Working with peer/community researchers in qualitative research

Anna Olsen and I have a book chapter in the new SAGE Handbook of Qualitative Research Ethics. We draw on our experiences as university researchers using participatory research (PR) to work with community researchers in the field of sexual health to explore the specific ethical issues faced by PR with community/peer researchers. We highlight two key issues: blurred roles of ‘insiders’ and ‘outsiders’ and challenges to rigour. We use several case studies taken from our work around sexual health (with details significantly changed to ensure the anonymity of the communities and projects involved) or developed for research training, in order to begin to address some of the wonders and hazards of ethical practice in PR. A quick peruse of the Handbook contents list and I can see several chapters that’ll be going on the reading list for my qualitative health research students and HDR candidates. If you want a copy of the chapter, let me know.


Why I always get an ISBN for my research reports

Mooney-Somers, J, Erick, W, Brockman, D, Scott, R. & Maher, L (2008). Indigenous Resiliency Project Participatory Action Research Component: A report on the Research Training and Development Workshop, Townsville, February 2008. National Centre in HIV Epidemiology and Clinical Research, The University of New South Wales, Sydney, NSW. ISBN: 978 0 7334 2647 6.

See that bit at the end, that’s my first ISBN. I can’t recall where I got the notion from, and I wonder now at my presumptuousness. I don’t think it was standard practice in my research centre to get ISBNs for research reports. But I had just come out of a horrid job that I’d stayed put in to get publications (it didn’t really work). I was in a new job and determined to get as much on my CV as I could. The first output was a report on a training workshop. I was thoroughly engrossed in the methodology we were using (participatory action research) and genuinely interested in how it worked in practice. So writing about our process was something I was into, but it was also a publication. The ISBN though, that was kind of surprising.

I’m now the proud owner of 7 ISBNs.

For those who don’t know, an ISBN stands for International Standard Book Number. It is a unique code assigned to your ‘book’. It is super easy to get one if you know how and a complete mystery if you don’t (typical university*). You don’t need one; I suspect most reports published by academics don’t have one. Let me tell you why you should use them.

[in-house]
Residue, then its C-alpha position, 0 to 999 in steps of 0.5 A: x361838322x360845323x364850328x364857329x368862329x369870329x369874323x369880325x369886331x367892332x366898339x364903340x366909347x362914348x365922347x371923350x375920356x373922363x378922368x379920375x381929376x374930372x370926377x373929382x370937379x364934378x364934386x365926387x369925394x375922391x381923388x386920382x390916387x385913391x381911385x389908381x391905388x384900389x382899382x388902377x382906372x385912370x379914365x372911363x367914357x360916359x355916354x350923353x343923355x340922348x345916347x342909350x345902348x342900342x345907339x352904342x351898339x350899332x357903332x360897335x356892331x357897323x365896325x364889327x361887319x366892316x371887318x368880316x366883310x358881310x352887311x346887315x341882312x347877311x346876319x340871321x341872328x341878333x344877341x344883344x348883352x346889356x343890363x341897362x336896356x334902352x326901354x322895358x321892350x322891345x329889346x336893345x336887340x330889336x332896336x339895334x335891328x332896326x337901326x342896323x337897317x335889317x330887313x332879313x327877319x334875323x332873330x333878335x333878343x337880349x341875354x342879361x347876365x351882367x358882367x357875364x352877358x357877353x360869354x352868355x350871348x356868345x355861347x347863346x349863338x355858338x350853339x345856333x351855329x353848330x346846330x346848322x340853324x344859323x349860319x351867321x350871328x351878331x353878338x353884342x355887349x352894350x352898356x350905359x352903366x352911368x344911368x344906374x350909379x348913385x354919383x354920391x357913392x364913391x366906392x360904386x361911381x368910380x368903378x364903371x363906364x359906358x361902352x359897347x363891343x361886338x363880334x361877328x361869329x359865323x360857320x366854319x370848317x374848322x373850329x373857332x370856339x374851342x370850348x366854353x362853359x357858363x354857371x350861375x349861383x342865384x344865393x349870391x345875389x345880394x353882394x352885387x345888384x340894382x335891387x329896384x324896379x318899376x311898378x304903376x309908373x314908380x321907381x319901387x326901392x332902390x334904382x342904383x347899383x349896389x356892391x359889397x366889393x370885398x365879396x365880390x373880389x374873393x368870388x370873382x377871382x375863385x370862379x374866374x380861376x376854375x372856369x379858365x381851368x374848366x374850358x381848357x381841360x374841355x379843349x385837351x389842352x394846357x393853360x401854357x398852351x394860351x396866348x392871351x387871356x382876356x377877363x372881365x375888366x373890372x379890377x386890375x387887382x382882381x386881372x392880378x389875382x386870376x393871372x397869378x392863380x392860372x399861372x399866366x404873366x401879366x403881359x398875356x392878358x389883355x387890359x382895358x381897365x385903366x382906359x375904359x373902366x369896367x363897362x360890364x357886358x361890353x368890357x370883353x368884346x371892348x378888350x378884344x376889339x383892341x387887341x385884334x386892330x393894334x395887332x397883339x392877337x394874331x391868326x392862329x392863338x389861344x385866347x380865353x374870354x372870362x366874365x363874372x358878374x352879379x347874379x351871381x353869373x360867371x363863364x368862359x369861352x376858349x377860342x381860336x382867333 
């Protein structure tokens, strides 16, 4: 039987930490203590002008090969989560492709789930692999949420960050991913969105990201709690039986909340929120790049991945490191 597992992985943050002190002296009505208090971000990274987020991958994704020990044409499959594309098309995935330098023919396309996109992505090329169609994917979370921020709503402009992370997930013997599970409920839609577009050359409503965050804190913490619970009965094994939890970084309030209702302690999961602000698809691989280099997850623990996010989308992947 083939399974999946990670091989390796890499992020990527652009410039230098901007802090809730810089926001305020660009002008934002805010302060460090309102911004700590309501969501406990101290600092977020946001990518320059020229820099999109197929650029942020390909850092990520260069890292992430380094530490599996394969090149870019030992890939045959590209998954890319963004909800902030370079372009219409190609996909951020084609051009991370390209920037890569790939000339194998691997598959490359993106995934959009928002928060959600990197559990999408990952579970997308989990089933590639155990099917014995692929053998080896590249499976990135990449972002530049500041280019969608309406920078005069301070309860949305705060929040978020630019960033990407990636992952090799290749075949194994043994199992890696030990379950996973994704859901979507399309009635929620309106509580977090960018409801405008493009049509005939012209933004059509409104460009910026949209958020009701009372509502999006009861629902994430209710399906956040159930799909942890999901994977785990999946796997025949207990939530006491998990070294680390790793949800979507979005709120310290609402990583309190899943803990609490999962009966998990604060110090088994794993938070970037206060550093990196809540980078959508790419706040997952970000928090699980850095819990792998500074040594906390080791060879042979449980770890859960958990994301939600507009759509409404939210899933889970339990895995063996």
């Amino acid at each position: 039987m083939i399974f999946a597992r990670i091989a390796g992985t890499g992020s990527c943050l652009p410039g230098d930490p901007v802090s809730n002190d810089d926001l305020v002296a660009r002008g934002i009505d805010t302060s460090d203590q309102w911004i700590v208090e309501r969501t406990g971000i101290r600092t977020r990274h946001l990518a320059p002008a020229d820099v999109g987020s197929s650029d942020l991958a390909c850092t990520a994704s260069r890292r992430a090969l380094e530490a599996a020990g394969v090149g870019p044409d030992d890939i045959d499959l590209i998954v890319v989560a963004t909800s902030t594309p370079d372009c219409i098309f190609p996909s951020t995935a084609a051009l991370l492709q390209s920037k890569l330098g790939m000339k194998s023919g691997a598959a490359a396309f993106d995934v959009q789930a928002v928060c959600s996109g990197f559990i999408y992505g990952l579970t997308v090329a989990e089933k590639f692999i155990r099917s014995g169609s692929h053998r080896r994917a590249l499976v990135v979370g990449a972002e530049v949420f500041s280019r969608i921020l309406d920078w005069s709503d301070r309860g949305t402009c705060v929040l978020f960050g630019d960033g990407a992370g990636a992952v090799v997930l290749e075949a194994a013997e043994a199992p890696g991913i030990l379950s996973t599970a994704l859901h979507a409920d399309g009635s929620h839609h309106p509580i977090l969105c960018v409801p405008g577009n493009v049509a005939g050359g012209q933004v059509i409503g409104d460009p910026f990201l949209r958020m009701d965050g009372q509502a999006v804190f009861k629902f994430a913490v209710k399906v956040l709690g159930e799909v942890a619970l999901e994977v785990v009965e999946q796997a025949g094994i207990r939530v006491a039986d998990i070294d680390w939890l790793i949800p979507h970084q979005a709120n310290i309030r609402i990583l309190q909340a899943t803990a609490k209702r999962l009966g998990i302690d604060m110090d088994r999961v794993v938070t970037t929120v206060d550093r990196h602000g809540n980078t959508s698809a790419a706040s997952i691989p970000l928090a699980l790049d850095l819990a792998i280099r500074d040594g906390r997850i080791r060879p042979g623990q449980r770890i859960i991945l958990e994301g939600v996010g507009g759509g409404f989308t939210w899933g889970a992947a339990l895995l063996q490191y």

An ISBN “makes your book more discoverable” says the Australian provider of ISBNs, Thorpe-Bowker. Unsurprisingly a unique code means no confusion about which title is your book if it also has its own code attached. Well. I’m not entirely convinced this is a big deal for academics (honestly, Google your intended title to make sure it is unique-ish).

The much more compelling reason?

An ISBN means your book exists, it gets listed in registries. In the case of the report above, I got a call out of the blue from a library network asking if they could buy (buy!) several copies. Seriously, how did they even know it existed? It had an ISBN.

And then there’s this…

Copyright Acknowledgement

And this


You see an ISBN means your work is published and that makes it subject to legal deposit rules (a quick look at Wikipedia suggests this is an international standard).

Legal Deposit is a requirement under the Copyright Act 1968 for publishers and self publishing authors to deposit a copy of works published in Australia with the National Library and when applicable, the deposit libraries in your home state. Legal Deposit ensures that Australian publications are preserved for use now and in the future. National Library of Australia (for more read this

In NSW a publisher (e.g. your university if they secure the ISBN) is required to send copies of published material to The National Library of Australia, The State Library of New South Wales and The NSW Parliamentary Library. And because the publisher of my work is The University of Sydney, I have to send a copy to them as well.

That’s an very easy way to get my work into the Parliamentary library.

A major struggle in one of my research area’s (lesbian, bisexual and queer women’s health) is the persistent charge that there is no evidence base. The charge is wrong; there is considerable evidence of disparities in health outcomes out there, but it is a hard perception to shake. So getting our biennial reports of the longest running (in the world) survey of lesbian, bisexual and queer women’s health on to the shelves of policy makers… That’s a win. You never who might stumble across them.**

*Your institution’s library should be able to help or look for the “Legal Deposit Officer”.

*I know, I know, policy-makers Goggle everything. I put them all online too – the University archive, this blog, and often twitter announcements. I’m all about covering the bases.